There have been many tough guys in sports in Pittsburgh. No matter how fierce, none of them can match Billy Conn. Tall and handsome with curly dark hair, the young boxer became a favorite of Irish Americans across the nation. His fans dubbed him “The Pittsburgh Kid”. Over the course of his career (1935 to 1948), Billy won 63 fights, lost 12 and had 1 draw. He reigned as the Light Heavyweight Champ from 1939 to 1941. Although Conn had a string of victories, it was a loss that he is most noted for. It was one of the greatest boxing matches of the century.
William David Conn, Jr., was born on October 8, 1917, in Pittsburgh. He is the son of William Sr. and the former Marguerite McFarland, an Irish immigrant. Living in East Liberty, Conn’s father worked for Westinghouse for 40 years. When Billy was still a kid, his father took him to the plant where he worked. William told his young son that soon he would be joining his father working for Westinghouse. Young Billy was horrified. He was determined to fight to avoid that fate—literally. By the time he was 13, Billy was a renowned streetfighter. He wasn’t much of a student and was therefore, asked to leave Sacred Heart Elementary School. Conn was once asked if he had to fight his way out of the streets to be come a boxer. He replied, that he had “to fight his way out of the alley to get to the streets first.”
Billy dropped out of school and began to train at a gym in East Pittsburgh, under the tutelage of former boxer Johnny Ray. After training for three years, he began his career as a welterweight. In 1935, he won twelve out of 18 fights. The next year he went undefeated, winning 19 matches—including one against fellow Pittsburgh boxer Fritzie Zivic. By 1937, he had moved up to the middleweight division. Billy defeated four ex-champs in that weight class, and he kept on winning. Then, in 1939, he won the Light Heavyweight championship by beating Melio Bettina.
On his way to boxing stardom, Conn had crossed paths with Greenfield Jimmy Smith, a professional baseball player from Pittsburgh. A perpetual bench jockey for the New York Giants, Smith played until 1922. It was then that he realized that he could make more money as a bootlegger during Prohibition. Smith, also a boisterous Irishman, took a liking to the young Billy Conn. During the summer of 1938, he invited Billy over for a visit while vacationing with his family on the Jersey Shore. During the visit Greenfield Jimmy introduced Conn to his beautiful 15-year-old daughter, Mary Louise. After spending the evening with the beautiful teen, Conn who would soon be 21 declared to Mary Louise that he was going to marry her. They began to secretly date.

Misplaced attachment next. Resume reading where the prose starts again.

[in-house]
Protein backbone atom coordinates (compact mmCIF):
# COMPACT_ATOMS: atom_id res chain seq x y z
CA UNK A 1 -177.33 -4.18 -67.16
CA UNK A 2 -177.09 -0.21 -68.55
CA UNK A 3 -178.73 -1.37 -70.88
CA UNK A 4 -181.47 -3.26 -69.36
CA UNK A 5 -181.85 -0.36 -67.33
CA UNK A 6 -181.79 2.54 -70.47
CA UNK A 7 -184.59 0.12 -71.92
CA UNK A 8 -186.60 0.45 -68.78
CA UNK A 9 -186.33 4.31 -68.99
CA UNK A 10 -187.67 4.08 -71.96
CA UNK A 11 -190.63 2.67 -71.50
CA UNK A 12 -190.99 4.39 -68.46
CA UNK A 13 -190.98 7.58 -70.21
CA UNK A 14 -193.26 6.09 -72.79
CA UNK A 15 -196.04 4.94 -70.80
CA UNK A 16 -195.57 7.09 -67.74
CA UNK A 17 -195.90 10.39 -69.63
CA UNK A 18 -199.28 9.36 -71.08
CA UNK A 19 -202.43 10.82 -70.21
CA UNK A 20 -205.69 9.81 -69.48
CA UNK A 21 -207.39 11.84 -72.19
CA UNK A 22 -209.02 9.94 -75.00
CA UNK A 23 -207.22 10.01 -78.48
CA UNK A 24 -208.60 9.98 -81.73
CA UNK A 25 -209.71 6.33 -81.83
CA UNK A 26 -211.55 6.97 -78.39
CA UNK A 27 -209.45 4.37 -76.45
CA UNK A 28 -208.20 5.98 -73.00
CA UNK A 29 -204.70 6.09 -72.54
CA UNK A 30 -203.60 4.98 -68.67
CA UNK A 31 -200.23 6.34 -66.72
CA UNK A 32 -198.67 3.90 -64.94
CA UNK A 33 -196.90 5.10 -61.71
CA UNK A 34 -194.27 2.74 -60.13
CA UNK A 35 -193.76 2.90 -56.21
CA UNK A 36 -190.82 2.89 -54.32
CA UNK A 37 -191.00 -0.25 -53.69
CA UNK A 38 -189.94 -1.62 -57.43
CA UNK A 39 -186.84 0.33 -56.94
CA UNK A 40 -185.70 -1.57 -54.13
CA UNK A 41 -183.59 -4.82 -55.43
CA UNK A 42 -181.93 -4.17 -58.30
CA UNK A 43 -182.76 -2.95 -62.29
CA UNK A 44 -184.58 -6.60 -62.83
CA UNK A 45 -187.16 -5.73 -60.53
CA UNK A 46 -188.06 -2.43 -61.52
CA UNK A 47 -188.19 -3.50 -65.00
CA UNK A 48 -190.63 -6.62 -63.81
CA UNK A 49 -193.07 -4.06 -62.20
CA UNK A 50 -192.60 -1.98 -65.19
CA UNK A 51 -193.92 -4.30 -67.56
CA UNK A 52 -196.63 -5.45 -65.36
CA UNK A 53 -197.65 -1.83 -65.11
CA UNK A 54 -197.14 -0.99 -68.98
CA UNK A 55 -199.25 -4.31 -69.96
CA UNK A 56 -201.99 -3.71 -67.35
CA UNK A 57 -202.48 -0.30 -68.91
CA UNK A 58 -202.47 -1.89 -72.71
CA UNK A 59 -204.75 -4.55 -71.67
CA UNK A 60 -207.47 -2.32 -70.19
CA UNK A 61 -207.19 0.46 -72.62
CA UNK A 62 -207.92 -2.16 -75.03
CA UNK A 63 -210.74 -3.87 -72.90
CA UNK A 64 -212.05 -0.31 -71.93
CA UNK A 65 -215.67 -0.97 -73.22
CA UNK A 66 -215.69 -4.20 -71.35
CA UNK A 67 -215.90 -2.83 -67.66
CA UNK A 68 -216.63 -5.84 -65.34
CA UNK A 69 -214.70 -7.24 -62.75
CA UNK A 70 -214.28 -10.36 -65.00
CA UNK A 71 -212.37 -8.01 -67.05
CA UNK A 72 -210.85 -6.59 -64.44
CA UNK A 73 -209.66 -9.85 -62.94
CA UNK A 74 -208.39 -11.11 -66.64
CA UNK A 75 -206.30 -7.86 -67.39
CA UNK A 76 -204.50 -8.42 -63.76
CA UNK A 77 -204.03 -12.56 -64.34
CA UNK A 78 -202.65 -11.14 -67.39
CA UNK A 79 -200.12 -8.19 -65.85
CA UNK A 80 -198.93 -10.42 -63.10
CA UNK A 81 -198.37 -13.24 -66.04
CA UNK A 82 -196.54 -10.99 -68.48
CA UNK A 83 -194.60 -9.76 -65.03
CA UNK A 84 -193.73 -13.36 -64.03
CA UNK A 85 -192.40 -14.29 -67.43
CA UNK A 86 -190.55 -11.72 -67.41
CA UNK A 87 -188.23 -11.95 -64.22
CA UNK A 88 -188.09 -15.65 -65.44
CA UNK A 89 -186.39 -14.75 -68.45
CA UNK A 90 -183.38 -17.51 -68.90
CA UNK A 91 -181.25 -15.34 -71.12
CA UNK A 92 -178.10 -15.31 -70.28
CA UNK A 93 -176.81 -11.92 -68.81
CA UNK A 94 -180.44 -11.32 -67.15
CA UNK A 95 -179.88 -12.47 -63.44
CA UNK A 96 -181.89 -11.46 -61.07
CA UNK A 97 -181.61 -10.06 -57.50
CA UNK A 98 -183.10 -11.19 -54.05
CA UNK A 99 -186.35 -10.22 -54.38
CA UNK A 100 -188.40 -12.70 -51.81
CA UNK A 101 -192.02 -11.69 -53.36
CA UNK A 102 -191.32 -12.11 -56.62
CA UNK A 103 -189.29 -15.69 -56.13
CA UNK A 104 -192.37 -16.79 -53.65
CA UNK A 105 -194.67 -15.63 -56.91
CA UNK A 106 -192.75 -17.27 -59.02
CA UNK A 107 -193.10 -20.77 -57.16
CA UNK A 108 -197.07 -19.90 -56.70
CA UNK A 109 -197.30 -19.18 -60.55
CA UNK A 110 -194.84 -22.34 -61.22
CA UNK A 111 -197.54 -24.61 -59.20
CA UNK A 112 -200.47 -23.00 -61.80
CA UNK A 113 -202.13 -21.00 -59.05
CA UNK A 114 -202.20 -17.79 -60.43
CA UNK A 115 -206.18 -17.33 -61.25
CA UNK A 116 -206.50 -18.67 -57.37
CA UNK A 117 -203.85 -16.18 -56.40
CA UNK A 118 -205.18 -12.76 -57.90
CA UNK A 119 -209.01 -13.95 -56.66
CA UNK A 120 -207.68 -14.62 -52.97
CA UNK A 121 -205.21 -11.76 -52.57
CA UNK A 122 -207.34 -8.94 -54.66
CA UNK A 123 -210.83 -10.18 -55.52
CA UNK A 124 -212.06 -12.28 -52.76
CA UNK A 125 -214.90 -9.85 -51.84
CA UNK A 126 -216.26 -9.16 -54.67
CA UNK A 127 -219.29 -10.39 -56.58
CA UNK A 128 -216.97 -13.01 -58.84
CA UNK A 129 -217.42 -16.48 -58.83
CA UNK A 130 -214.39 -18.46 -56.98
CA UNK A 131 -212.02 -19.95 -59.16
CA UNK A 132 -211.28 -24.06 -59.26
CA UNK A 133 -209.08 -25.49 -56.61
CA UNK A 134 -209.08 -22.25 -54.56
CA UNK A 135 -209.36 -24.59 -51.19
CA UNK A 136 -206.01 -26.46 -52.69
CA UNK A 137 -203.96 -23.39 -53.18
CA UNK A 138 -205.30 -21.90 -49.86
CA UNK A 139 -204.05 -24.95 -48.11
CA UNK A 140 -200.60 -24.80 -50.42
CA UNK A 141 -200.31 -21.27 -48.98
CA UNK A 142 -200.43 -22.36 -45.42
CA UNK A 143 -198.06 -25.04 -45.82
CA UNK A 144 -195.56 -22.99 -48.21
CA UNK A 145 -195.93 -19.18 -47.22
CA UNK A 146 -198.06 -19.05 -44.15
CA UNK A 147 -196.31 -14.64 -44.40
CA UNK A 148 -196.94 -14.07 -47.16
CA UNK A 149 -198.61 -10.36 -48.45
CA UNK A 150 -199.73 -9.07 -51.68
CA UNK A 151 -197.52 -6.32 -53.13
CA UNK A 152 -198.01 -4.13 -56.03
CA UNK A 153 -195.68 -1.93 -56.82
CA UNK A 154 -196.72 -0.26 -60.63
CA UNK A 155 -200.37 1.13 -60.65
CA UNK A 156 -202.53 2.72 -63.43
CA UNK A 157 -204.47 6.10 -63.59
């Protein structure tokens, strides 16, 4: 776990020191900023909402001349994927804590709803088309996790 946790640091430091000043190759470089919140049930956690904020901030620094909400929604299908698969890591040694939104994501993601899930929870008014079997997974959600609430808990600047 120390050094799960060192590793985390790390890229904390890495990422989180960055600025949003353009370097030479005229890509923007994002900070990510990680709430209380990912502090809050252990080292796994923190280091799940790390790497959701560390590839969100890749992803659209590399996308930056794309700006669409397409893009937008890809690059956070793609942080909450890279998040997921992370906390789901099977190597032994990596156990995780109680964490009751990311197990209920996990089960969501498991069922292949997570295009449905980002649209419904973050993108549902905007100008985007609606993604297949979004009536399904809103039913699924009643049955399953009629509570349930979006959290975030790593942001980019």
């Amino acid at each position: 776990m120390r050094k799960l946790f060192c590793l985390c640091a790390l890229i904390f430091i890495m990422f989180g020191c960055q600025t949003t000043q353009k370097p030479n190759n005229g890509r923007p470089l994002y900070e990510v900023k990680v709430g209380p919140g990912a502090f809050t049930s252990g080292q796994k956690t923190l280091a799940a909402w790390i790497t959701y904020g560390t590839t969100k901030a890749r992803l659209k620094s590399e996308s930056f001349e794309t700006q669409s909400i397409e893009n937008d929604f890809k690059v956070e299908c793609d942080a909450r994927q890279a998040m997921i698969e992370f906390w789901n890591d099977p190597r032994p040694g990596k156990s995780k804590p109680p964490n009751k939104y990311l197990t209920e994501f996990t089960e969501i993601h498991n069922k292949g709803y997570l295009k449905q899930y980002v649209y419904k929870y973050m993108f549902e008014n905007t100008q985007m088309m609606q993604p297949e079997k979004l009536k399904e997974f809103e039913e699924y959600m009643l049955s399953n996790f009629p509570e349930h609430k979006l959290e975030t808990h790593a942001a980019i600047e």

The summer of 1941, it seemed as if all the plot line in Conn’s life built to a crescendo. Greenfield Jimmy found out about his daughter’s relationship. He decided he would send her away to a private Catholic women’s college in Philadelphia called Rosemont. Instead, Billy and Mary Louise, who was 18 now, drove north of Pittsburgh and took out a marriage license. Greenfield Jimmy did everything he could to put a stop to the marriage. He went so far as to visit the bishop and implore him to forbid any of the priests in the diocese to marry his daughter and Conn.
On top of that, Conn’s mother, who was only 40, was dying. A few days before a big match, Conn went to see her. “I gotta go now,” Billy said as he kissed his mother goodbye. “But the next time you see me,” he said, “I’ll be the heavyweight champion of the world.”
“No, son,” his mother said, “the next time I see you will be in Paradise.”
Billy, with his life in turmoil, left for New York for the boxing match nobody would forget.
On June 18, 1941, Conn readied for his big match at the Polo Grounds, in New York City. He squared off against the Heavyweight Champion of the World: “Brown Bomber,” Joe Louis. All eyes were on this heavyweight match. So much so that the Pittsburgh Pirates suspended game play during the boxing match so that the crowd could listen to the fight over the Forbes Field public address system. The fight lived up to the hype.